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Posts Tagged ‘LADWP’

April 1 Mono Lake level: 6378.3 feet above sea level and rising

Monday, April 10th, 2017 by Robbie, Restoration Field Technician
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April 1, the beginning of the runoff year, is a particularly important day for Mono Lake. Each April 1 Mono Lake Committee and Los Angeles Department of Water & Power (DWP) staff walk down to Mono Lake and read the lake level, together. It is particularly important because it is the April 1 lake level that determines how much water is allowed to be diverted from Mono Basin streams to the City of Los Angeles for the year.

Brian Norris from DWP and Robbie Di Paolo from the Mono Lake Committee read the lake level gauge together on April 1, 2017. Photo by Bartshé Miller.

The first time I participated in one of these April 1 lake level readings was in 2015 when the lake had dropped to a level that triggered a 70% reduction of water exports. The second time, the lake narrowly cleared the level that would have halted water exports altogether. Years of drought lowered the lake and heightened concern over available exports, but this year was different. This year Mono Lake is on the rise. (more…)

April 1 Mono Lake level close to critically low threshold

Friday, April 1st, 2016 by Geoff, Executive Director
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This morning Mono Lake Committee staff met with Los Angeles Department of Water & Power (DWP) personnel to conduct the official annual April 1 reading of the lake level together. The consensus: Mono Lake stands at 6378.11 feet above sea level.

Mono Lake is now just 13 inches above the ecologically precipitous 6377-foot elevation at which the nesting islands become landbridged, lake salinity hits new highs, air quality problems worsen, and stream delta habitat conditions degrade.

Measuring Mono Lake's April 1 elevation

DWP’s Steve Rich and Robbie Di Paolo from the Mono Lake Committee read the lake level gauge together this morning. Photo by Bartshe Miller.

With those concerns in mind, the State Water Board rules are more nuanced this year for determining whether or not DWP can export water to Los Angeles. Not only does the lake have to be above 6377 feet for today’s measurement, it also has to be forecast to stay above 6377 every day of the coming year. (more…)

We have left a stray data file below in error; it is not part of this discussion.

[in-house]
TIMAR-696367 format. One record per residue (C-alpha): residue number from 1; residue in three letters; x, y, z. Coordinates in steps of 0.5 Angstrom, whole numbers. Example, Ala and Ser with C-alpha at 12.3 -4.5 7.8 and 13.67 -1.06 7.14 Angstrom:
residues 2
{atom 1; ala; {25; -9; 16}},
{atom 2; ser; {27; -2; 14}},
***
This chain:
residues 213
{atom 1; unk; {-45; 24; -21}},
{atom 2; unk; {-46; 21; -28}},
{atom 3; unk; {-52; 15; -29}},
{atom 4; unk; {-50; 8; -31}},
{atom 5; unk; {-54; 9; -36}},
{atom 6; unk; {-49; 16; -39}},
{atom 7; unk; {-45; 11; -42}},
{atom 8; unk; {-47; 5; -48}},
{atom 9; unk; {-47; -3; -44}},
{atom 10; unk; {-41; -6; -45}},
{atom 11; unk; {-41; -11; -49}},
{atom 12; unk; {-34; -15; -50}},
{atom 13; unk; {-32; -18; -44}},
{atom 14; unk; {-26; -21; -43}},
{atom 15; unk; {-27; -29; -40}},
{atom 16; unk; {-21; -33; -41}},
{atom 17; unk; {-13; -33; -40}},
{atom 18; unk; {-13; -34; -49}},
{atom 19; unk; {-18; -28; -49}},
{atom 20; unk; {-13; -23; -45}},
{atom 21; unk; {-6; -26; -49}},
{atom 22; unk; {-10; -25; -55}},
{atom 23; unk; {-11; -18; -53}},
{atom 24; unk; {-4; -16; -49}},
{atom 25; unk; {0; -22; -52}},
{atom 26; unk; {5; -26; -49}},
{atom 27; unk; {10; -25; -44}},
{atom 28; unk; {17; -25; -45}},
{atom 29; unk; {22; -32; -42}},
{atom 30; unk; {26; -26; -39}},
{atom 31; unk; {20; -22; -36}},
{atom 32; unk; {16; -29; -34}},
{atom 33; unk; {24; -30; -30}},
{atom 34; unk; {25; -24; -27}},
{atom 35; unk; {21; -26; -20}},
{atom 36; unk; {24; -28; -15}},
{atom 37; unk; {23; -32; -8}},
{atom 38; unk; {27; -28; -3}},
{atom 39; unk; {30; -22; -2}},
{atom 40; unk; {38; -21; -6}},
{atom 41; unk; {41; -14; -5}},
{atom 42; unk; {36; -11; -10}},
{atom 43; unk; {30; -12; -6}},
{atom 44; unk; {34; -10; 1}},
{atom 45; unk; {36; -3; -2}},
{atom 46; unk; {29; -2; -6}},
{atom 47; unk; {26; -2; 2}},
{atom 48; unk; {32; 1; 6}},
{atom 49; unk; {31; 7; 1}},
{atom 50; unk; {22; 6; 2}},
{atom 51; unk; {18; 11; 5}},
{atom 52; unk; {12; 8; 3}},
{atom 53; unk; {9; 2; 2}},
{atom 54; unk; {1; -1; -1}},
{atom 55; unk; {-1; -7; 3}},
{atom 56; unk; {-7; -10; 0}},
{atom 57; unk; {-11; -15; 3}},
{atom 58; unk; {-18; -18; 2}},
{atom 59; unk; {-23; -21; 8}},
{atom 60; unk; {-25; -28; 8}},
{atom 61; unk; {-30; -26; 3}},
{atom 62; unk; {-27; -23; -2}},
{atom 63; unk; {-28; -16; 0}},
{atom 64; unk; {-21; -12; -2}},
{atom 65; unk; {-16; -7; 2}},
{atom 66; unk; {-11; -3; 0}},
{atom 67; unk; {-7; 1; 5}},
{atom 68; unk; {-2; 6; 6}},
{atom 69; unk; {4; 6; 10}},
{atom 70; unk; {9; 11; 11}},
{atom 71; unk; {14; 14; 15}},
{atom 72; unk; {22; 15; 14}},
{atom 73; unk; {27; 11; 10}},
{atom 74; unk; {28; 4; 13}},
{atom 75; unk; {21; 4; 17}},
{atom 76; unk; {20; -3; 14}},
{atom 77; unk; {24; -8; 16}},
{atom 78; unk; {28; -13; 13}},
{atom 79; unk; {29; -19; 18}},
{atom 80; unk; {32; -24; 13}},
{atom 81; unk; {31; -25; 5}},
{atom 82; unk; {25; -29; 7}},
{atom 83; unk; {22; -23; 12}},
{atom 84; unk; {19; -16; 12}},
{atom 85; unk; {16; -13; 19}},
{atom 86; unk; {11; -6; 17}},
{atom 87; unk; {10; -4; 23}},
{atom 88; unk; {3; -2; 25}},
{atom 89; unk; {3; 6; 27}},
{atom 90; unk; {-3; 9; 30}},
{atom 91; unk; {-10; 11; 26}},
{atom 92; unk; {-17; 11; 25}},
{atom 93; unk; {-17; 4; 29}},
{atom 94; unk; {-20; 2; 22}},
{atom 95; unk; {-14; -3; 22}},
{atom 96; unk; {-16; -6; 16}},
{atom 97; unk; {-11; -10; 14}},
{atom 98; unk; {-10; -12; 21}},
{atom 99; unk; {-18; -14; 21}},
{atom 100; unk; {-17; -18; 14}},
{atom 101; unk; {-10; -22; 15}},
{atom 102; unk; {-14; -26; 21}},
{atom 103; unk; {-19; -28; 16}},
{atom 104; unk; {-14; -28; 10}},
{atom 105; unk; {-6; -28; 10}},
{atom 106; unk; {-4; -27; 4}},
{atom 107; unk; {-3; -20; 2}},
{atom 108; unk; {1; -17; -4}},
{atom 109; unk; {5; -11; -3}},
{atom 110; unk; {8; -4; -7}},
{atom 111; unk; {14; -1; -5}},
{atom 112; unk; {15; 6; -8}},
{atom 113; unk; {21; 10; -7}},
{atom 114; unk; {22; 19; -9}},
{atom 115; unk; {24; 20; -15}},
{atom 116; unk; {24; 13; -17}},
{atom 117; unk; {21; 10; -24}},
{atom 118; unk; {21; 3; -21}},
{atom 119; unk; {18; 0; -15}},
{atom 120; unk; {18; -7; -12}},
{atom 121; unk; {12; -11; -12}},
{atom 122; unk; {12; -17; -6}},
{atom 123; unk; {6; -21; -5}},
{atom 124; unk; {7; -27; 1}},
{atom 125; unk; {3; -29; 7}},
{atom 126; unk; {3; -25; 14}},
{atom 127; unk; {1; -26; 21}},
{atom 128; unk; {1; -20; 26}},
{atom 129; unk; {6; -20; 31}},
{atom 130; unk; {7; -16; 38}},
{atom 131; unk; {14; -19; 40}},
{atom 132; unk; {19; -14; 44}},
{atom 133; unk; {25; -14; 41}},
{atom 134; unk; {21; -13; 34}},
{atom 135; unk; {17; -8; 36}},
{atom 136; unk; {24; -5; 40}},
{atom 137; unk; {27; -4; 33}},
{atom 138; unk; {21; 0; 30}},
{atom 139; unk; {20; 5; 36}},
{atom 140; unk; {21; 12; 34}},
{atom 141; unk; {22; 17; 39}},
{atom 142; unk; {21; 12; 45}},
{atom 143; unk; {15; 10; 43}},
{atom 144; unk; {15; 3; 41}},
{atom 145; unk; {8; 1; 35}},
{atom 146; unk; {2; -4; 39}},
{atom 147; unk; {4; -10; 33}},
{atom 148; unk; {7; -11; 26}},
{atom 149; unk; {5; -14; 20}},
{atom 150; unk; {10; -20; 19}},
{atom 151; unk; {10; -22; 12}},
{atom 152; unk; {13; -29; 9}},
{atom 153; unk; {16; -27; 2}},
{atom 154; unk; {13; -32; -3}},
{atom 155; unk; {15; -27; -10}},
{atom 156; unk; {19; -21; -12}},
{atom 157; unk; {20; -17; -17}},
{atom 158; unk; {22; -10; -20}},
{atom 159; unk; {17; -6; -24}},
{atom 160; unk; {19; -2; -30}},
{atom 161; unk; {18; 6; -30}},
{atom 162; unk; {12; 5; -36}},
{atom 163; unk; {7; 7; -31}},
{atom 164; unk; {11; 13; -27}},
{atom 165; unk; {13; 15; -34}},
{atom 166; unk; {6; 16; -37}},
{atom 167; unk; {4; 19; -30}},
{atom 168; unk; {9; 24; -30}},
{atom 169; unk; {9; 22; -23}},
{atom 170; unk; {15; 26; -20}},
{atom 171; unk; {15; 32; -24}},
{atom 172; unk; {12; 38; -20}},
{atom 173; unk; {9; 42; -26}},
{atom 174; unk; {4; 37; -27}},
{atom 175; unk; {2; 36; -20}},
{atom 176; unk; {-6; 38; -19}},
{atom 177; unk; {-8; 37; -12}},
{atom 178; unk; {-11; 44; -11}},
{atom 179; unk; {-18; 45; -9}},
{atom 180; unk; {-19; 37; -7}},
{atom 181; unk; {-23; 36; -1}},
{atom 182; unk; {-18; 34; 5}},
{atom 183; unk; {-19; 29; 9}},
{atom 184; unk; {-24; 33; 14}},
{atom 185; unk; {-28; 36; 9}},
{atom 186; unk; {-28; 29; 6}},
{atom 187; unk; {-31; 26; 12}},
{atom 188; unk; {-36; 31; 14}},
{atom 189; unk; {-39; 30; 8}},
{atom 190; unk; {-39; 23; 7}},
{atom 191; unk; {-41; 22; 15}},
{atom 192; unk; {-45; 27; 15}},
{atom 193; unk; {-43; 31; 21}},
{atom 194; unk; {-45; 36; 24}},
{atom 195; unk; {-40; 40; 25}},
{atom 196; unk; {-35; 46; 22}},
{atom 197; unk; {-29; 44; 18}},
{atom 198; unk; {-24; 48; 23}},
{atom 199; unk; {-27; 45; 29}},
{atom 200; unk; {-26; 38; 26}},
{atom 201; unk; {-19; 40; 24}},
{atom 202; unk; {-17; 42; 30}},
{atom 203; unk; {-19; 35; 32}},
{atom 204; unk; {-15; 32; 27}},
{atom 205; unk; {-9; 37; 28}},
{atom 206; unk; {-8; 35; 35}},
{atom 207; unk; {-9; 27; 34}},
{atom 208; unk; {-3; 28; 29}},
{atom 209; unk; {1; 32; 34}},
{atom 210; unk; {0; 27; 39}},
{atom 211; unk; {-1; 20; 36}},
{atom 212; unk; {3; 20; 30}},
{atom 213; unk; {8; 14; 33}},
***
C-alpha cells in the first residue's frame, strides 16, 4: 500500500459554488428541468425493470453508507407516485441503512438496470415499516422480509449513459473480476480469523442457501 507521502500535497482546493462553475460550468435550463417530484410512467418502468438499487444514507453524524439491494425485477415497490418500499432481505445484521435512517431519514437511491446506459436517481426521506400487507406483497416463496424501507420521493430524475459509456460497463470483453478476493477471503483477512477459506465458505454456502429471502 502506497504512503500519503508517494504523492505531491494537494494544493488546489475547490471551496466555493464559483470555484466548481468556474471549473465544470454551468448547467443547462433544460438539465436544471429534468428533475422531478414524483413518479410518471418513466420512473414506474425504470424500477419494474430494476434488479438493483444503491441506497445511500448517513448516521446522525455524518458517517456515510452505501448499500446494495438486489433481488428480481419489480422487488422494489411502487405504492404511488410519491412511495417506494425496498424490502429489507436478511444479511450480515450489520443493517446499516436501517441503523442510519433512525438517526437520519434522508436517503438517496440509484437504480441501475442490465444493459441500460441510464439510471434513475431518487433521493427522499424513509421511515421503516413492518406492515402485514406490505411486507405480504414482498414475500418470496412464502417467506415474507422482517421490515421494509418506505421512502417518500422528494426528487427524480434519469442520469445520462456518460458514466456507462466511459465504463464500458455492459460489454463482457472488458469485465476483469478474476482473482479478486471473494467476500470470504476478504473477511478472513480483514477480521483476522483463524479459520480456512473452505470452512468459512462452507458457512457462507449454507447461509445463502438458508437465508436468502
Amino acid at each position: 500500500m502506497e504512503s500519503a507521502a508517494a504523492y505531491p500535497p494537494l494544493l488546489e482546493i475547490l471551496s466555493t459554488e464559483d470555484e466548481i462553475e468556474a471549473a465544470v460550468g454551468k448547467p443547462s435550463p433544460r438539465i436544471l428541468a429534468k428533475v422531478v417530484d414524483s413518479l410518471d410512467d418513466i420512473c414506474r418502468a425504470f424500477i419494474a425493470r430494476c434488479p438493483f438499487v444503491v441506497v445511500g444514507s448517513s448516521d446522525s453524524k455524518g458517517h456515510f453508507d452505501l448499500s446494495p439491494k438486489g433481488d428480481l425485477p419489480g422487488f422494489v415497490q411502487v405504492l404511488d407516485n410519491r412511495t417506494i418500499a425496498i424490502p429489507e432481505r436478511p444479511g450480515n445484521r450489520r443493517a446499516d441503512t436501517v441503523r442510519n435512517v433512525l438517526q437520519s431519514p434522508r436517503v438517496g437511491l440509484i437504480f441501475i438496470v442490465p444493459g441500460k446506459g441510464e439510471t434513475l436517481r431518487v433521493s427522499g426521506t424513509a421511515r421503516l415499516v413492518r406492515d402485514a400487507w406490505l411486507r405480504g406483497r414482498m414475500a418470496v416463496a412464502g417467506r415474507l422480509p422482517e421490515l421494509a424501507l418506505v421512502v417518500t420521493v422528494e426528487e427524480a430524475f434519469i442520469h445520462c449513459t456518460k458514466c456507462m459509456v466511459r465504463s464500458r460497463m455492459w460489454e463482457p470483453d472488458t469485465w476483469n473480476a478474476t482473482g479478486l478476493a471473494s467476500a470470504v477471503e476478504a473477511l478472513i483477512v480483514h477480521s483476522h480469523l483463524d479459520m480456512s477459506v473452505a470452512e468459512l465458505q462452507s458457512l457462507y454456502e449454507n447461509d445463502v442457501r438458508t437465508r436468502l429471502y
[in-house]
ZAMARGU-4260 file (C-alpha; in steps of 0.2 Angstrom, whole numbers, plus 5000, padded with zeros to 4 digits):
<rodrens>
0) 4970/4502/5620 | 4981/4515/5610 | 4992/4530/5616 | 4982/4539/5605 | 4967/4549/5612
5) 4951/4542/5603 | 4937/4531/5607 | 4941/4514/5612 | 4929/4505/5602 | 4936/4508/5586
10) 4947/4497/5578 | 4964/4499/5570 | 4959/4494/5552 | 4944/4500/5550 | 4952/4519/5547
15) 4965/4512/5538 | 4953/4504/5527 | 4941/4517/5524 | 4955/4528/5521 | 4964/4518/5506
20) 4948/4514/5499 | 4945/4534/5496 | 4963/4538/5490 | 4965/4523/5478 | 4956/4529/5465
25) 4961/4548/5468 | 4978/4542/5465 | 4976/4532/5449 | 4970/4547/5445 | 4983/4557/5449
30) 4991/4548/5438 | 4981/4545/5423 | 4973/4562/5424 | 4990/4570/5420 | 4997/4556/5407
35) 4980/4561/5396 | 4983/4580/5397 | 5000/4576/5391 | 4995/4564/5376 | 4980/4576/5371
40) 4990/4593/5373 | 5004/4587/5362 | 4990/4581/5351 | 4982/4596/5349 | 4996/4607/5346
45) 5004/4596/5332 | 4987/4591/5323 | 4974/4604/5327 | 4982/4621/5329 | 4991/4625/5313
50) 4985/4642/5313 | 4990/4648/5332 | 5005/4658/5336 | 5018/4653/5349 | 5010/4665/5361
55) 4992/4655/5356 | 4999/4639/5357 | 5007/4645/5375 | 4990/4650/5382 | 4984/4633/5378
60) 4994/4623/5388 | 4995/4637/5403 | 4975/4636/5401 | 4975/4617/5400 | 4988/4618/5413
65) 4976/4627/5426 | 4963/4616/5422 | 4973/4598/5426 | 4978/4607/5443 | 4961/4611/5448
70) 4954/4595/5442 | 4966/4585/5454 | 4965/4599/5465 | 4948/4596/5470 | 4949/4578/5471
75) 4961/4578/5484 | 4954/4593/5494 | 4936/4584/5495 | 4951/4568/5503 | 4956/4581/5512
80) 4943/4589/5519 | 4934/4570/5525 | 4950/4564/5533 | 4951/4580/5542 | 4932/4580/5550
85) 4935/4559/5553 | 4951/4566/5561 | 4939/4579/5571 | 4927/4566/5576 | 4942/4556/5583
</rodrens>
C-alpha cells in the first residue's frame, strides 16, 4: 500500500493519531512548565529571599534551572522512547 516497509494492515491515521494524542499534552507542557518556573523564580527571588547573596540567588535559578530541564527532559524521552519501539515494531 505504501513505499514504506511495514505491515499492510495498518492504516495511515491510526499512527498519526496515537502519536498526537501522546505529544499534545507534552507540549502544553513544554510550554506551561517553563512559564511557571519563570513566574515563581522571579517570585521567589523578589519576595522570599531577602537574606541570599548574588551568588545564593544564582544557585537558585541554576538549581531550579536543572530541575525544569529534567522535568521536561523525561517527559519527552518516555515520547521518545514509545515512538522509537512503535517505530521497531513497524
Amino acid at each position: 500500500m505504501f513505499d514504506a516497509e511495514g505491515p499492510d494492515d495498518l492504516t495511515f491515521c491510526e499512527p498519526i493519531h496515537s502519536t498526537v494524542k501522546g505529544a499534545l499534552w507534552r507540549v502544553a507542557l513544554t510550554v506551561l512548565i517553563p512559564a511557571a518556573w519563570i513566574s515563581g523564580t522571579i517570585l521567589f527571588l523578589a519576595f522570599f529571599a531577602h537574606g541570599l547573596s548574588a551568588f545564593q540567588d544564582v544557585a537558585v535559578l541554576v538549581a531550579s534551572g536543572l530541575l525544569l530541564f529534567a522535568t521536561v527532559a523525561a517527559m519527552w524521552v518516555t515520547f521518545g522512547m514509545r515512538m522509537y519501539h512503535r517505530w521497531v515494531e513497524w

April 1 lake level means reduced water exports to LA, more protection for Mono Lake

Wednesday, April 1st, 2015 by Geoff, Executive Director
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This morning Mono Lake Committee staff met with Los Angeles Department of Water & Power (DWP) personnel to conduct the official annual April 1 reading of the lake level together. The consensus: Mono Lake stands at 6379.01 feet above sea level.

DWP's Brian Norris and Greg Reis from the Mono Lake Committee read the lake level gauge together this morning. Photo by Elin Ljung.

DWP’s Brian Norris and Greg Reis from the Mono Lake Committee read the lake level gauge together this morning. Photo by Elin Ljung.

The lake has declined to a level at which water exports to Los Angeles are, by the terms of the State Water Board’s rules, automatically reduced by 70%. DWP will be limited to 4,500 acre-feet of water export, a lake-protecting restriction that no one, until recently, thought would ever be activated again. It was a solemn, though not unexpected outcome, given that California’s drought is entering its fourth year and the Mono Lake watershed is officially classified as being under “exceptional” drought. (more…)

Groundbreaking agreement gives Los Angeles Aqueduct new purpose: Healing streams

Saturday, August 24th, 2013 by Arya, Communications Director
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The Mono Lake Committee is thrilled to announce the completion of an innovative agreement with the Los Angeles Department of Water & Power (DWP) that will result in a significant leap forward in restoration of the health of fisheries, streamside forests, birds, and wildlife on 19 miles of Mono Basin streams, all without reducing water exports to Los Angeles.

A key element of the agreement, reached jointly with CalTrout and the California Department of Fish and Wildlife, is DWP’s commitment to modernize antiquated aqueduct infrastructure at Grant Lake Reservoir Dam. These structural improvements will give DWP the capacity to meet State Water Board requirements for flows to Rush Creek and Mono Lake.

“The science is in, the plan is written, (more…)

Breaking news: Landmark agreement with DWP for Mono Basin stream restoration

Friday, August 23rd, 2013 by Arya, Communications Director
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We are thrilled to announce the completion of an innovative agreement with the Los Angeles Department of Water & Power that will result in a significant leap forward in restoring the health of fisheries, streamside forests, birds, and wildlife on 19 miles of Mono Basin streams without reducing water exports to Los Angeles.

The Los Angeles Department of Water & Power Board of Commissioners is set to vote on the agreement in their Tuesday, August 27th meeting.

Stay tuned here on the Mono-logue for more information on the agreement and an update on the vote. We’ll be posting on Facebook, Twitter, and with #monolakecommittee on Instagram as well.

Rush Creek and the Grant Lake Reservoir Dam in the Mono Basin. The agreement will accelerate restoration on four of Mono Lake's tributaries. Photo by Arya Degenhardt.

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